Given a Ptr{T}, the contents of type T can generally be copied from the referenced memory into a Julia object using unsafe_load(ptr, [index]). The index argument is optional (default is 1), and follows the Julia-convention of 1-based indexing. This function is intentionally similar to the behavior of getindex() and setindex!() (e.g. [] access syntax).

The return value will be a new object initialized to contain a copy of the contents of the referenced memory. The referenced memory can safely be freed or released.

If T is Any, then the memory is assumed to contain a reference to a Julia object (a jl_value_t*), the result will be a reference to this object, and the object will not be copied. You must be careful in this case to ensure that the object was always visible to the garbage collector (pointers do not count, but the new reference does) to ensure the memory is not prematurely freed. Note that if the object was not originally allocated by Julia, the new object will never be finalized by Julia’s garbage collector. If the Ptr itself is actually a jl_value_t*, it can be converted back to a Julia object reference by unsafe_pointer_to_objref(ptr). (Julia values v can be converted to jl_value_t* pointers, as Ptr{Void}, by calling pointer_from_objref(v).)

The reverse operation (writing data to a Ptr{T}), can be performed using unsafe_store!(ptr, value, [index]). Currently, this is only supported for primitive types or other pointer-free (isbits) immutable struct types.

Any operation that throws an error is probably currently unimplemented and should be posted as a bug so that it can be resolved.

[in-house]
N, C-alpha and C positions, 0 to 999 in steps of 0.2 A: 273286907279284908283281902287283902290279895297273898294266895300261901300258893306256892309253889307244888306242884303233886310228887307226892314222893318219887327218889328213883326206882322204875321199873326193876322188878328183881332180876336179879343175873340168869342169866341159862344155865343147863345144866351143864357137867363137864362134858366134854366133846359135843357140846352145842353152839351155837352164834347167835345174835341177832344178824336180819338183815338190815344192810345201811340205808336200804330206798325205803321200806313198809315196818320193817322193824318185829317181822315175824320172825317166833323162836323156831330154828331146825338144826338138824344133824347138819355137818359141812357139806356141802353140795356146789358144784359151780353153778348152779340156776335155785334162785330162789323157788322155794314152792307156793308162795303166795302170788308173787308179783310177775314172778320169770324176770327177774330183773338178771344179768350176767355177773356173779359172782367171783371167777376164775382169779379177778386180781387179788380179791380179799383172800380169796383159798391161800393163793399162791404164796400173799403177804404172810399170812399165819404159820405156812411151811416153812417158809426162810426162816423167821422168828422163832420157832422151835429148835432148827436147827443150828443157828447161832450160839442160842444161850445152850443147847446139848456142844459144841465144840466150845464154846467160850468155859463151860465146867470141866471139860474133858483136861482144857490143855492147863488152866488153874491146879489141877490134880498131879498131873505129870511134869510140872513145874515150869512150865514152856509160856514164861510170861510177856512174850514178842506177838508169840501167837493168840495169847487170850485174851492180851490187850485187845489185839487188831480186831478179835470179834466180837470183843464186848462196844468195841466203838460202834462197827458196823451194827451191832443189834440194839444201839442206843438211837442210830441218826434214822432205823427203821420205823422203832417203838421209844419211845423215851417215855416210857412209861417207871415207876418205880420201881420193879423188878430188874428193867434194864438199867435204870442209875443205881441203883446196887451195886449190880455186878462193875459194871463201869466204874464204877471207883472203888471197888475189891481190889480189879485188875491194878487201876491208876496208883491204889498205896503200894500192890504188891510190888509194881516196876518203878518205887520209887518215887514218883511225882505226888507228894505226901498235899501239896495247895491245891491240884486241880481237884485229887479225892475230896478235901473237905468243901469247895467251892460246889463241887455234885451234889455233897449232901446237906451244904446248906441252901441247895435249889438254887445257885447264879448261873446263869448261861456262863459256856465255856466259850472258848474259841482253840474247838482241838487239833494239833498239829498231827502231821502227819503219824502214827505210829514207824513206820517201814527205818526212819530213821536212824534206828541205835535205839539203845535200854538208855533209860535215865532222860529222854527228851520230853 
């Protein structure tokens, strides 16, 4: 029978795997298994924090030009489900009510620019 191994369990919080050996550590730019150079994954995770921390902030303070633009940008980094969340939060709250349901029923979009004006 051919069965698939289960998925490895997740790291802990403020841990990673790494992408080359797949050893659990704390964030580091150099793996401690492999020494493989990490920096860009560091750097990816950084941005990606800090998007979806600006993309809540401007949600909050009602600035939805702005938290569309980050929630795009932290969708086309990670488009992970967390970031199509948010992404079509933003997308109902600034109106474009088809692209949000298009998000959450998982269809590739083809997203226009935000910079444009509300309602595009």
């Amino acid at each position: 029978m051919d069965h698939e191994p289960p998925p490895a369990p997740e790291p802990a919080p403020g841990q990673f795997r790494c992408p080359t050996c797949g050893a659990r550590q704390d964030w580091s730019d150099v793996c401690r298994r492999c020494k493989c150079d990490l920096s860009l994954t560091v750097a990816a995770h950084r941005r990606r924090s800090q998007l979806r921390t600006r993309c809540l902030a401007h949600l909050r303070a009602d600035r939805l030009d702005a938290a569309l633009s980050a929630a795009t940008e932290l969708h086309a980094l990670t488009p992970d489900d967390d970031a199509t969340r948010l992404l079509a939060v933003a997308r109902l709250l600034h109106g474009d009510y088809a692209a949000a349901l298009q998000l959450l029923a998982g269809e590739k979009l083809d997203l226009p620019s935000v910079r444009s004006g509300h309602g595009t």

If the pointer of interest is a plain-data array (primitive type or immutable struct), the function unsafe_wrap(Array, ptr,dims,[own]) may be more useful. The final parameter should be true if Julia should “take ownership” of the underlying buffer and call free(ptr) when the returned Array object is finalized. If the own parameter is omitted or false, the caller must ensure the buffer remains in existence until all access is complete.

Arithmetic on the Ptr type in Julia (e.g. using +) does not behave the same as C’s pointer arithmetic. Adding an integer to a Ptr in Julia always moves the pointer by some number of bytes, not elements. This way, the address values obtained from pointer arithmetic do not depend on the element types of pointers.

Thread-safety
Some C libraries execute their callbacks from a different thread, and since Julia isn’t thread-safe you’ll need to take some extra precautions. In particular, you’ll need to set up a two-layered system: the C callback should only schedule (via Julia’s event loop) the execution of your “real” callback. To do this, create a AsyncCondition object and wait on it:

cond = Base.AsyncCondition()
wait(cond)

The callback you pass to C should only execute a ccall to :uv_async_send, passing cond.handle as the argument, taking care to avoid any allocations or other interactions with the Julia runtime.

Note that events may be coalesced, so multiple calls to uv_async_send may result in a single wakeup notification to the condition.

Maggiori informazioni sulle callabcks
For more details on how to pass callbacks to C libraries, see this blog post.

C++
For direct C++ interfacing, see the Cxx package. For tools to create C++ bindings, see the CxxWrap package.

Fine del capitolo. Con la speranza che di non doverlo usare mai.